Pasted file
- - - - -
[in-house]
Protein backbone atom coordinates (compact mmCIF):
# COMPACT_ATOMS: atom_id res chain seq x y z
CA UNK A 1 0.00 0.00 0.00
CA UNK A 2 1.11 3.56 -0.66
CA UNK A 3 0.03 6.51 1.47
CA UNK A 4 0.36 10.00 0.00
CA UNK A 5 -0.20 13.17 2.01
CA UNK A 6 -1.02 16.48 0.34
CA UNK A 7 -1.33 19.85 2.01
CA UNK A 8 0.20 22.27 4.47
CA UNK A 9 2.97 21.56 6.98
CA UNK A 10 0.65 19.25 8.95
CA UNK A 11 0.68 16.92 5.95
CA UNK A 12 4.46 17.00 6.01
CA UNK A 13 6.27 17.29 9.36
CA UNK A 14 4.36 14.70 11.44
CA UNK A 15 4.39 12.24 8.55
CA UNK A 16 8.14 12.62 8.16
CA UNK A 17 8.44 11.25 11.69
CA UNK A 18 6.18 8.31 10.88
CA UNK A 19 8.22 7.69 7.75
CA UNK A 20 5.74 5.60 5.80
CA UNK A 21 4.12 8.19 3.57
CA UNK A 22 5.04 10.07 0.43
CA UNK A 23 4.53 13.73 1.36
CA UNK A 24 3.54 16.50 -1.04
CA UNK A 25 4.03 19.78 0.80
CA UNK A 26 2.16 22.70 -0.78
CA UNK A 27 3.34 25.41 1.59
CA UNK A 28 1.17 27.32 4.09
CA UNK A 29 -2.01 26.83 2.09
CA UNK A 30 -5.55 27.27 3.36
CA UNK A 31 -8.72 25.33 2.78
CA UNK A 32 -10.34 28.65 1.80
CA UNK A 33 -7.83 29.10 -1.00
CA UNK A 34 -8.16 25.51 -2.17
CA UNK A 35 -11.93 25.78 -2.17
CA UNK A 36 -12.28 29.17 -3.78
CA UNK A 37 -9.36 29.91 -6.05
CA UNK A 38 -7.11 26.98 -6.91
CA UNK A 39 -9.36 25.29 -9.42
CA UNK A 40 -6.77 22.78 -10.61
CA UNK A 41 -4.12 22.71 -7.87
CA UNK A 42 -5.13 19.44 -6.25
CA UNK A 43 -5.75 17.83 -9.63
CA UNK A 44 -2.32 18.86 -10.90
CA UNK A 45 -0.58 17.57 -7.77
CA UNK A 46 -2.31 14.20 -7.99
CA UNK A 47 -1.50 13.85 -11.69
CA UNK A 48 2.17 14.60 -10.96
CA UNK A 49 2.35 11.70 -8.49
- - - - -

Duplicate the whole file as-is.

[in-house]
Protein backbone atom coordinates (compact mmCIF):
# COMPACT_ATOMS: atom_id res chain seq x y z
CA UNK A 1 0.00 0.00 0.00
CA UNK A 2 1.11 3.56 -0.66
CA UNK A 3 0.03 6.51 1.47
CA UNK A 4 0.36 10.00 0.00
CA UNK A 5 -0.20 13.17 2.01
CA UNK A 6 -1.02 16.48 0.34
CA UNK A 7 -1.33 19.85 2.01
CA UNK A 8 0.20 22.27 4.47
CA UNK A 9 2.97 21.56 6.98
CA UNK A 10 0.65 19.25 8.95
CA UNK A 11 0.68 16.92 5.95
CA UNK A 12 4.46 17.00 6.01
CA UNK A 13 6.27 17.29 9.36
CA UNK A 14 4.36 14.70 11.44
CA UNK A 15 4.39 12.24 8.55
CA UNK A 16 8.14 12.62 8.16
CA UNK A 17 8.44 11.25 11.69
CA UNK A 18 6.18 8.31 10.88
CA UNK A 19 8.22 7.69 7.75
CA UNK A 20 5.74 5.60 5.80
CA UNK A 21 4.12 8.19 3.57
CA UNK A 22 5.04 10.07 0.43
CA UNK A 23 4.53 13.73 1.36
CA UNK A 24 3.54 16.50 -1.04
CA UNK A 25 4.03 19.78 0.80
CA UNK A 26 2.16 22.70 -0.78
CA UNK A 27 3.34 25.41 1.59
CA UNK A 28 1.17 27.32 4.09
CA UNK A 29 -2.01 26.83 2.09
CA UNK A 30 -5.55 27.27 3.36
CA UNK A 31 -8.72 25.33 2.78
CA UNK A 32 -10.34 28.65 1.80
CA UNK A 33 -7.83 29.10 -1.00
CA UNK A 34 -8.16 25.51 -2.17
CA UNK A 35 -11.93 25.78 -2.17
CA UNK A 36 -12.28 29.17 -3.78
CA UNK A 37 -9.36 29.91 -6.05
CA UNK A 38 -7.11 26.98 -6.91
CA UNK A 39 -9.36 25.29 -9.42
CA UNK A 40 -6.77 22.78 -10.61
CA UNK A 41 -4.12 22.71 -7.87
CA UNK A 42 -5.13 19.44 -6.25
CA UNK A 43 -5.75 17.83 -9.63
CA UNK A 44 -2.32 18.86 -10.90
CA UNK A 45 -0.58 17.57 -7.77
CA UNK A 46 -2.31 14.20 -7.99
CA UNK A 47 -1.50 13.85 -11.69
CA UNK A 48 2.17 14.60 -10.96
CA UNK A 49 2.35 11.70 -8.49